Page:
couple dining in rehab facility

“I didn’t know that I’d need to be such an expert about my own nutrition,” John laughed.  Following a stroke last fall, he was admitted to rehabilitation facility before returning to his assisted living community. “I came in pretty shaken up and was glad for the time to, literally, get back on my feet. It was amazing to me how much my diet was so important to my rehabilitation program.”

March is National Nutrition Month. To help maintain or regain health, good nutrition is essential. With aging, disease and taking medications, maintaining a healthy diet can be a challenge.

  • If physical limitations, such as stroke, arthritis or Parkinson’s disease make eating difficult or discouraging, an occupational therapist can help you learn to eat independently. Adaptive devices such as large-handled spoons and nonskid plates can also help.
  • Our tastes change. As we age, our senses dull. Reductions in sight and smell can make it difficult to find food appetizing or even see it clearly enough to eat. Brightly colored foods and plates may be helpful for increasing food consumption. Studies show that if you eat the colors of the rainbow in your fruits and vegetables, you increase your intake of important vitamins and minerals.
  • Chewing and swallowing can also be a problem. This might be caused by missing teeth, poorly fitted dentures, stroke or other conditions that affect swallowing. Good dental care is vital. And therapy is available to help with swallowing difficulties. Meals can be prepared in a special way, with food processed to make eating easier.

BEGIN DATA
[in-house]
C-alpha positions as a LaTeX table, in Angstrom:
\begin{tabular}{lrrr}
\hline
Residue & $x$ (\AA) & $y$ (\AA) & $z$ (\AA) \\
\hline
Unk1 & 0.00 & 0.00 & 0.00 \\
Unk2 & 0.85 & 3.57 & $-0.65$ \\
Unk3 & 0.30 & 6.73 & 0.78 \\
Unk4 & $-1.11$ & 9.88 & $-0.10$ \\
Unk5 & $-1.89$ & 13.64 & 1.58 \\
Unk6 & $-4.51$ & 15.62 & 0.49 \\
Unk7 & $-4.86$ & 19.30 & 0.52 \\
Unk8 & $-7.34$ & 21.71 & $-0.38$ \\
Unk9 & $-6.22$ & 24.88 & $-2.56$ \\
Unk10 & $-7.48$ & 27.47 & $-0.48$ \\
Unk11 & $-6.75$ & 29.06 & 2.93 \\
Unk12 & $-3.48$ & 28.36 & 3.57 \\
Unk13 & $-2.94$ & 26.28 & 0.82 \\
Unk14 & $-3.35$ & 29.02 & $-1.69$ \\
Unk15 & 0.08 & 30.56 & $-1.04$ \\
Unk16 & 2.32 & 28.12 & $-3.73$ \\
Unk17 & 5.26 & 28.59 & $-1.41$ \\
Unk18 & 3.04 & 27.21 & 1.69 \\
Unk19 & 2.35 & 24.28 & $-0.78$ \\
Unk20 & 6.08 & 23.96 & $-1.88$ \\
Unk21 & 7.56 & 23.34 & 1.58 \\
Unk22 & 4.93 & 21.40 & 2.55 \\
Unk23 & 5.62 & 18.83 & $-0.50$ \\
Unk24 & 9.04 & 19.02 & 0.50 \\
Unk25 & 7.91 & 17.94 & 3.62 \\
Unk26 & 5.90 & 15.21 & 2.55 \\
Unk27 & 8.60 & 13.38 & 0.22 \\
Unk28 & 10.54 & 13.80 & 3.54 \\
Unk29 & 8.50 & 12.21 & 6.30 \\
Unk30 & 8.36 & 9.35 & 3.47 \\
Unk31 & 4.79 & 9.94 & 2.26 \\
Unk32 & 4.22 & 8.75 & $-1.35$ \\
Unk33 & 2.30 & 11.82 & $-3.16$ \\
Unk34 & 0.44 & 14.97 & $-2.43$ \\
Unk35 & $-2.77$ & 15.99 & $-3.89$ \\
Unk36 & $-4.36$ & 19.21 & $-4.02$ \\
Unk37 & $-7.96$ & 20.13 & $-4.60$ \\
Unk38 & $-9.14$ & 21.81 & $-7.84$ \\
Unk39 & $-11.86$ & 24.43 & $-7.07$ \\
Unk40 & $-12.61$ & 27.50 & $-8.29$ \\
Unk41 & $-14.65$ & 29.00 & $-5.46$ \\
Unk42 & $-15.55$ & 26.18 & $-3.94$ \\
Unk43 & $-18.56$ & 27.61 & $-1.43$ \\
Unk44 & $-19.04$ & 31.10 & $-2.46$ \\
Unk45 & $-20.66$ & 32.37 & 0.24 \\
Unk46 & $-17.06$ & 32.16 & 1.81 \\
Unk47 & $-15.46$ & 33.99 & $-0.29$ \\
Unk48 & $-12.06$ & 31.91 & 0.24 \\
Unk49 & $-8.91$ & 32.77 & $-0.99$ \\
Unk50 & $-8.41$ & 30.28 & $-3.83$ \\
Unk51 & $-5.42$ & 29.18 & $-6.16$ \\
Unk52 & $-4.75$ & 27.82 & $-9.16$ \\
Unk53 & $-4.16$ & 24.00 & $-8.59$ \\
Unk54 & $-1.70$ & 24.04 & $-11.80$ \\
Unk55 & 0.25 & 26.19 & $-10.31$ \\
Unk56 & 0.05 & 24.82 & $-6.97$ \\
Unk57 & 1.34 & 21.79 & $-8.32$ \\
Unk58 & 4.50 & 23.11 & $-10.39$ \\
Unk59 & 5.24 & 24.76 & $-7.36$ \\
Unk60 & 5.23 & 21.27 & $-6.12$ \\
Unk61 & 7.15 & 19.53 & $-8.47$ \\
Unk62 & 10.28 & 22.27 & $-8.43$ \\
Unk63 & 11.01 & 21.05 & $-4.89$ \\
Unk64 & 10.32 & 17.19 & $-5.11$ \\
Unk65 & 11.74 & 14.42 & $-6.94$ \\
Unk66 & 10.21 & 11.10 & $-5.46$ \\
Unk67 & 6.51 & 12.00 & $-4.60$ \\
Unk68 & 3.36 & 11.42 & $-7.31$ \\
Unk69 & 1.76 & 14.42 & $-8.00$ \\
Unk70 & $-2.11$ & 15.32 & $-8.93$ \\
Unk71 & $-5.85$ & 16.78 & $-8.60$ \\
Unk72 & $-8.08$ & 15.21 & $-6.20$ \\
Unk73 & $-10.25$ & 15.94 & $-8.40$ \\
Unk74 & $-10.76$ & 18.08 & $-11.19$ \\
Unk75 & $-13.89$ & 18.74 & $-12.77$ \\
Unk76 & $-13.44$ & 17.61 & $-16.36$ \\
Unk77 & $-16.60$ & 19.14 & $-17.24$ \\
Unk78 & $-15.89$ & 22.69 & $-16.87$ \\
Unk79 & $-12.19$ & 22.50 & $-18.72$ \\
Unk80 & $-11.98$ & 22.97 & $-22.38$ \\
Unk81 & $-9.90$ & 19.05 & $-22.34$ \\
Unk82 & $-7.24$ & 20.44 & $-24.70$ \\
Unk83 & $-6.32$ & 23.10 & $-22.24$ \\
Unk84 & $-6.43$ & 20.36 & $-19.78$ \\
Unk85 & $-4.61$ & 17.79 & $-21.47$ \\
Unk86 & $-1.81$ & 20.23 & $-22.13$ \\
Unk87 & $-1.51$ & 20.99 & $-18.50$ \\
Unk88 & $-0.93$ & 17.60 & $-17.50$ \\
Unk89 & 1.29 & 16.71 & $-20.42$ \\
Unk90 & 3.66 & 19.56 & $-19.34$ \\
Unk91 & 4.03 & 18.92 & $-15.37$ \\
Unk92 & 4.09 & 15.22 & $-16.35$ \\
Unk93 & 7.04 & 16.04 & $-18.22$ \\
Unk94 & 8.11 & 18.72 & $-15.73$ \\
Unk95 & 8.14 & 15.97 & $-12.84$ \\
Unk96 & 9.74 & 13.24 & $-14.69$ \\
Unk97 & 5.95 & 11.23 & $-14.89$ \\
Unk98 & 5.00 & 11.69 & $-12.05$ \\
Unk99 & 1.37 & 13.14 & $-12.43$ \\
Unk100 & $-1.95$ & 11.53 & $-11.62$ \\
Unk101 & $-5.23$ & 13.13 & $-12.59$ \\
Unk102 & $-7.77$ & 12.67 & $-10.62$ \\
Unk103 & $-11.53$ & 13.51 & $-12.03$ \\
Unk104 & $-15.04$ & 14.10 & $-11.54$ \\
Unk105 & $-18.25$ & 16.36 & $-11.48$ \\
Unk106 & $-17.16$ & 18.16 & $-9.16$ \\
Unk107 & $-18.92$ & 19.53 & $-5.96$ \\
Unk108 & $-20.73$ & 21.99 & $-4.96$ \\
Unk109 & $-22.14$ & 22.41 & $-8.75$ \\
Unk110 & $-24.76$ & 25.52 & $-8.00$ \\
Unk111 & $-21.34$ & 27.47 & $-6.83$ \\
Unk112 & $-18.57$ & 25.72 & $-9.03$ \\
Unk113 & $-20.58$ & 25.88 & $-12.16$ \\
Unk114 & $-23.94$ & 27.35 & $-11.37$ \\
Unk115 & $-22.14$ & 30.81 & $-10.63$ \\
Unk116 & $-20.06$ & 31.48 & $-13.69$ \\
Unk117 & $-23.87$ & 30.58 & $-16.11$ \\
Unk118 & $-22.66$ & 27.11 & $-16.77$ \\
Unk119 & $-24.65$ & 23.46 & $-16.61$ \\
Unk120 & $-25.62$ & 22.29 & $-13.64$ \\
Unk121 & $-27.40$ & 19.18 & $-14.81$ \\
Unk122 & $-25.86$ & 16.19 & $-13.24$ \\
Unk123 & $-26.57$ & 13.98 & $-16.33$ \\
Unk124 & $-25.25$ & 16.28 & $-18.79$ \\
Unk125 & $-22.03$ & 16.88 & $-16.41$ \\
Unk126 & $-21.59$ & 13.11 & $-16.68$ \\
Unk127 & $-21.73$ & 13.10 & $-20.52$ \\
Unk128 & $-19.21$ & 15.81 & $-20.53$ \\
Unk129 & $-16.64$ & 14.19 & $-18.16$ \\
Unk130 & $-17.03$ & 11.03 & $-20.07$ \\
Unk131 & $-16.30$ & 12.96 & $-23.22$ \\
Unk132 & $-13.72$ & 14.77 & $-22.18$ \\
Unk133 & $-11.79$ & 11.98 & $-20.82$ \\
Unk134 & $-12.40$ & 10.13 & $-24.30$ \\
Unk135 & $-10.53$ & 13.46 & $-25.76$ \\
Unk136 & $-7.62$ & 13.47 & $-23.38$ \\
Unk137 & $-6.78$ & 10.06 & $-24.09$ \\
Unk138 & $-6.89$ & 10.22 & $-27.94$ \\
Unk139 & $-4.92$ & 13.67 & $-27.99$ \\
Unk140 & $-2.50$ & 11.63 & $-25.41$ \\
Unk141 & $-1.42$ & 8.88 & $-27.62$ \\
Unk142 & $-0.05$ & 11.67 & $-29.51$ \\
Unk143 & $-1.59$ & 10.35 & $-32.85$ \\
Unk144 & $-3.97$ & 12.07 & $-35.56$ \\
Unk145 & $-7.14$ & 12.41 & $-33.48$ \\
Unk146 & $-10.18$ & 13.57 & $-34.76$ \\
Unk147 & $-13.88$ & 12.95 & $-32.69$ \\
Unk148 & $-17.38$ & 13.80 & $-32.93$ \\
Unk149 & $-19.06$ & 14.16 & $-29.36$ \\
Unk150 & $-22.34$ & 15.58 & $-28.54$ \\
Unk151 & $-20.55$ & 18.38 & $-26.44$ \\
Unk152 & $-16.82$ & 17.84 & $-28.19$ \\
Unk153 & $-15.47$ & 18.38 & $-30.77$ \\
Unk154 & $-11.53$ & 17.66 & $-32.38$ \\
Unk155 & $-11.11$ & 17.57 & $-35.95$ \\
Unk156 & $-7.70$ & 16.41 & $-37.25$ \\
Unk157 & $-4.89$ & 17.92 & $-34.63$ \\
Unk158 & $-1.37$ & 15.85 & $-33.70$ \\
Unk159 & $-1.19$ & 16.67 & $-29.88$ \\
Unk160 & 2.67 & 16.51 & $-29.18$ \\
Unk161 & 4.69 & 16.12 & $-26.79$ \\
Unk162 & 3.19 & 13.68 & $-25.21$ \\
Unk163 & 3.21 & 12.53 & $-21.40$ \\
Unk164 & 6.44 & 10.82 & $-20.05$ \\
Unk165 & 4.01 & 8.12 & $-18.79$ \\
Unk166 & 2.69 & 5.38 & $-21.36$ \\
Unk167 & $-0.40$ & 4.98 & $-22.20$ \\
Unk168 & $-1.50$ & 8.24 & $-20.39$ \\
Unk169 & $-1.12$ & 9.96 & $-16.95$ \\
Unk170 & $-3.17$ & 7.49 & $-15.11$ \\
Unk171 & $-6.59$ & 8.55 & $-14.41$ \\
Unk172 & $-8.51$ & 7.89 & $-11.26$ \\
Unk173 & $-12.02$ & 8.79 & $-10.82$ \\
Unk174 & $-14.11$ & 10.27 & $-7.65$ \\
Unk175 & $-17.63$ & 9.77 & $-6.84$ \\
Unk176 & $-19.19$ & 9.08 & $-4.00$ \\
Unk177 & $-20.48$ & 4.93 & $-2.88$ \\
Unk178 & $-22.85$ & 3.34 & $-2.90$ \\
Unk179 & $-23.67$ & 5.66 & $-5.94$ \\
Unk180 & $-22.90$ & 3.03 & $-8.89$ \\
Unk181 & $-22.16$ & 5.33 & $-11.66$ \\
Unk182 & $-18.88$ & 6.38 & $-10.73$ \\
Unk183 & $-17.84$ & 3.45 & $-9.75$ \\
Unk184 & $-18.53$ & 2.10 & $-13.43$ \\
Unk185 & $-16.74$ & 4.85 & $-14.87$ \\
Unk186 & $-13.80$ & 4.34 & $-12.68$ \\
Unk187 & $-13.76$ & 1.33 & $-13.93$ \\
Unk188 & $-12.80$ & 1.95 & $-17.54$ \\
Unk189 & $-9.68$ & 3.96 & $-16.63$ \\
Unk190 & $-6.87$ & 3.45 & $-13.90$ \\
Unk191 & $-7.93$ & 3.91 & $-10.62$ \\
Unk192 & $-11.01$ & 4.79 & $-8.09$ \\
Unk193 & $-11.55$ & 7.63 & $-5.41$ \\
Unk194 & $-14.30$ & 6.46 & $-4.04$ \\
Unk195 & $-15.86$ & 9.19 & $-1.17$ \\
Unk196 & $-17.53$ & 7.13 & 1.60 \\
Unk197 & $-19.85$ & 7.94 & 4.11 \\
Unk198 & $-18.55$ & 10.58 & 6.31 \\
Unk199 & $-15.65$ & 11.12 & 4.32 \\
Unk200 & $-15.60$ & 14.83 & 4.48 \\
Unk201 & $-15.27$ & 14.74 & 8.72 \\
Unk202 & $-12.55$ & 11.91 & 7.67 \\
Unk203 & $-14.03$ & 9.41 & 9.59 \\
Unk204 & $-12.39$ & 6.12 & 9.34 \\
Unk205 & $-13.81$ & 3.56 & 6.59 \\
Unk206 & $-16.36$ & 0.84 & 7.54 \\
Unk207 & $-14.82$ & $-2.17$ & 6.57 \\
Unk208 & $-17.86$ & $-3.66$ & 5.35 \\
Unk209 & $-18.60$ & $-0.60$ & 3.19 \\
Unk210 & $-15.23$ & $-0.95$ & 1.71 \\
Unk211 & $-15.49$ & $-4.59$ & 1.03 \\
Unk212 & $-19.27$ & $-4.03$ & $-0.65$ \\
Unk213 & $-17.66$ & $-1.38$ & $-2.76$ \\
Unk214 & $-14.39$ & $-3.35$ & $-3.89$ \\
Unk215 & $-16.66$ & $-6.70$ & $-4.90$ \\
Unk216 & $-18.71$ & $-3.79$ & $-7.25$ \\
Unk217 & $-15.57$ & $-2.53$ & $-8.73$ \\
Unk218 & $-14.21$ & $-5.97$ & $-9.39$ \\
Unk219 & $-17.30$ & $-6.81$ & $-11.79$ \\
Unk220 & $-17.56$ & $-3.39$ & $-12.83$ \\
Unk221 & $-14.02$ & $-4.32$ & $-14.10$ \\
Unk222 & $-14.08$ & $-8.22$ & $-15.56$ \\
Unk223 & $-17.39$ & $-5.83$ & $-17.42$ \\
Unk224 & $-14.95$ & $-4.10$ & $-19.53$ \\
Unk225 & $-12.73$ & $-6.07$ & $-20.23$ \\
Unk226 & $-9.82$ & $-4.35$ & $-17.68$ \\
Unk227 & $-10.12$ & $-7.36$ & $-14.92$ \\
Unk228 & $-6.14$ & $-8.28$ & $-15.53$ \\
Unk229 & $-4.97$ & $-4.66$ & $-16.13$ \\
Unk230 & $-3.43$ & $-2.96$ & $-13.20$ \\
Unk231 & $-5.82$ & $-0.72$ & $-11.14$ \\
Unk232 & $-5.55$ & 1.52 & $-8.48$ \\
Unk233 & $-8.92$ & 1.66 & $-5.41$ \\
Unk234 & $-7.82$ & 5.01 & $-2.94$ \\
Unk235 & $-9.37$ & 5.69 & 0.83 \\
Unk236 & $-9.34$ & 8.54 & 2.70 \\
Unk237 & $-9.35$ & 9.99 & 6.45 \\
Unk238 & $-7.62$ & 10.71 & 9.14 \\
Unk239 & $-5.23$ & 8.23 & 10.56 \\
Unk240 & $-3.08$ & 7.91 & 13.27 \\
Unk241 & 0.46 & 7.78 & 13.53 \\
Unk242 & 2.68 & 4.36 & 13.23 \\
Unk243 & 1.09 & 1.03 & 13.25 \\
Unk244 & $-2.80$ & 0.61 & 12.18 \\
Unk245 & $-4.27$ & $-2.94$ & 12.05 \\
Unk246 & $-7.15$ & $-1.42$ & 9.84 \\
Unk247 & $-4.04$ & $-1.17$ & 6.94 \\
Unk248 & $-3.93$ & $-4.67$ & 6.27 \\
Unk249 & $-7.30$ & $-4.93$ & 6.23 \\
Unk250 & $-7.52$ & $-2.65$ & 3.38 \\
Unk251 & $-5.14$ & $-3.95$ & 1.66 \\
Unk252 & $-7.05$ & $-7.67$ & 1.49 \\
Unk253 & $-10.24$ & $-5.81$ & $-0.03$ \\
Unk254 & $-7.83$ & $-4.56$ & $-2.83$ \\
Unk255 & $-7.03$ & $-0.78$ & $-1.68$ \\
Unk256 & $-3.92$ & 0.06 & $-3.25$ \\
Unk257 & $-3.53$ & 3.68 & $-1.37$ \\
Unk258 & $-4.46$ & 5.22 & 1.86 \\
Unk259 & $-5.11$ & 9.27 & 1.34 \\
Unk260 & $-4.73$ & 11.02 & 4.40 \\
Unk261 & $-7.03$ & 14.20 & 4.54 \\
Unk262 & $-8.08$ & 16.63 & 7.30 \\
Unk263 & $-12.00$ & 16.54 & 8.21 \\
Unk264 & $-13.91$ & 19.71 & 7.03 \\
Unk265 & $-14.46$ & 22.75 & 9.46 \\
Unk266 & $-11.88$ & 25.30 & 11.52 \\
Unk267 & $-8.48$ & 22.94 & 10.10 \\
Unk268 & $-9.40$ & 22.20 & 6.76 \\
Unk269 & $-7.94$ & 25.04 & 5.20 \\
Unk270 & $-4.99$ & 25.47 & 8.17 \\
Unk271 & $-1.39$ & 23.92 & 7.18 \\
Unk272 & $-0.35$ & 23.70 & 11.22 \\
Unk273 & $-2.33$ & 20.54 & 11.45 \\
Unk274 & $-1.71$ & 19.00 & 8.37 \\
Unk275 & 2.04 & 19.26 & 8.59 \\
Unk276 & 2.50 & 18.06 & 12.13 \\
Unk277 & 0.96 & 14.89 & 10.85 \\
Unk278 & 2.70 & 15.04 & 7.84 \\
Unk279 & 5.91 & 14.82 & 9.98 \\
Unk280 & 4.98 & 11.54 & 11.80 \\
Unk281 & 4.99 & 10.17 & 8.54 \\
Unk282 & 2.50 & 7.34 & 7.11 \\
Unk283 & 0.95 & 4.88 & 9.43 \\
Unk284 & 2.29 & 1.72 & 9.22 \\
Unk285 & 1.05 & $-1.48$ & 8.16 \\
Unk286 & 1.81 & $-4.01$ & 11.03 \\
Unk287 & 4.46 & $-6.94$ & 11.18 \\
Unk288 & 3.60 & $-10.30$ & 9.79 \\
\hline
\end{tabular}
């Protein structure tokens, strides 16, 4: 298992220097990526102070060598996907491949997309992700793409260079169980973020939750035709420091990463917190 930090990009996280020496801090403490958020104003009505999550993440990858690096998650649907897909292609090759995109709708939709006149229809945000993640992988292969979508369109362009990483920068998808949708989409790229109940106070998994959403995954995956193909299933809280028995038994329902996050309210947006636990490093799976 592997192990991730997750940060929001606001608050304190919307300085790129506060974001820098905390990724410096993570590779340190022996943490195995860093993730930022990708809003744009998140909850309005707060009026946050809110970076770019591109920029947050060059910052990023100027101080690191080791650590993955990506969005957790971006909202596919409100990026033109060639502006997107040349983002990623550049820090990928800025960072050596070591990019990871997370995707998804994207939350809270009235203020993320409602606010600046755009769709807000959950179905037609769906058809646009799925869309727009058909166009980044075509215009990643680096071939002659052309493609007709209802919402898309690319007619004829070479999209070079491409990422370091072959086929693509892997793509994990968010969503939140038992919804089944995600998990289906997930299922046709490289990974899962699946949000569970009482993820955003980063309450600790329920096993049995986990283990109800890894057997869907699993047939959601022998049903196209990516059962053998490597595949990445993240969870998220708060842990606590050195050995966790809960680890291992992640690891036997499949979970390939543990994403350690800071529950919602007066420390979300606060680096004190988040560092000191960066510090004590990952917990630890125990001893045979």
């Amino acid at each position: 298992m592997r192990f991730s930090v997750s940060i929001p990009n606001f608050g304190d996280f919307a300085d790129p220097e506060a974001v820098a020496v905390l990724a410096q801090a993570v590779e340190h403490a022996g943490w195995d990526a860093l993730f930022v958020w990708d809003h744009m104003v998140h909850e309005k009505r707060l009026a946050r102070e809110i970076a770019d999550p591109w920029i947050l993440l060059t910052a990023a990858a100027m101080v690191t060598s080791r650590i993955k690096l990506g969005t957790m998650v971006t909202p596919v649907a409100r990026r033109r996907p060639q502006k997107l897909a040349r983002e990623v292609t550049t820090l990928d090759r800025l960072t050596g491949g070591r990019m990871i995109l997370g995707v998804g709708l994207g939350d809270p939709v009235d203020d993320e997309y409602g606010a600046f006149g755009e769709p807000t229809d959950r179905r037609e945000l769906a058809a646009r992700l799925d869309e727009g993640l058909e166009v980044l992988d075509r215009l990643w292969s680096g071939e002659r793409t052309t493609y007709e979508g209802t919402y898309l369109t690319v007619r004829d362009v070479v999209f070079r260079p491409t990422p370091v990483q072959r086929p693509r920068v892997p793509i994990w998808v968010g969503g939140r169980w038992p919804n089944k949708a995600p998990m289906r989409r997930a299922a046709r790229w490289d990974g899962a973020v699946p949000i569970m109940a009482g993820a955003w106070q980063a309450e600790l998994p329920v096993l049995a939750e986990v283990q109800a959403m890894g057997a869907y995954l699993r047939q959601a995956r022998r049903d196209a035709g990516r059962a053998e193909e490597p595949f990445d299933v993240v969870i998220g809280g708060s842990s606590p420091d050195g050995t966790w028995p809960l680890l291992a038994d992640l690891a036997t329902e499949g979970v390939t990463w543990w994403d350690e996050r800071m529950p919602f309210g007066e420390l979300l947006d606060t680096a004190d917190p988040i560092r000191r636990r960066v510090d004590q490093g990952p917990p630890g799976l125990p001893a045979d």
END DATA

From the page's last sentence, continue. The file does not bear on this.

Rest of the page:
• Depression and loneliness may cause loss of appetite. This is a common issue for those who live alone, and especially among those who don’t drive any longer. Eating is often a social activity, and if you live alone, you may be less likely to prepare nutritious meals. It’s further compounded if you must rely on others to bring groceries. 
  • Seniors on a limited income may skimp on nutritious food. But help is available through a variety of senior nutritional programs, such as Meals on Wheels. See the resources at the end of this article to find online recipes for nourishing meals.
  • Some medications change the way our bodies process food. Some even block the absorption of certain vitamins and minerals. Other drugs decrease the appetite.
  • Some digestive disorders make it harder for the body to use nutrients.

Changing dietary needs as we age

As we grow older, changes occur in the way our bodies use food or in our appetite.  We need to “eat smart” by focusing on proper portions of nutrient-rich foods.

“Like a lot of older adults, I struggled with being overweight,” John said. “I just didn’t eat the right foods. Too much starch and salt that increased my risk for stroke.”

An easy way to identify a well-balanced diet

A nutritious diet provides sufficient vitamins, minerals, protein, carbohydrates and fat—but not too much fat! Learn how to create a diet that reflects a good balance of foods from all the food groups. Some people use a dinner plate as a portion guide. For example, proteins and complex carbohydrates make up about half the plate, with the other half comprised of vegetables and/or salad. 

“During my rehabilitation, the staff would serve up a plate that way, and would talk with me about the flavors and portion sizes, as well as watching how I chewed and swallowed,” John recalls. “The nutrition staff and I became partners and celebrated, together, when I achieved new milestones in my recovery.” 

Who can help?

Your healthcare provider can give you the information you need to eat well, including offering a referral to a dietitian or nutritionist who is knowledgeable of the nutritional needs of older adults. If your loved one is at a skilled nursing or assisted living facility, talk with your site administrator or nutrition services director. There are also many online resources available, including the USDA’s www.nutrition.gov consumer website. The USDA also offers advice for healthy eating on a budget.

Source: IlluminAge

 The information in this article is not intended to replace the advice of your healthcare provider. Speak to your doctor or nutritionist about an eating plan that’s right for you.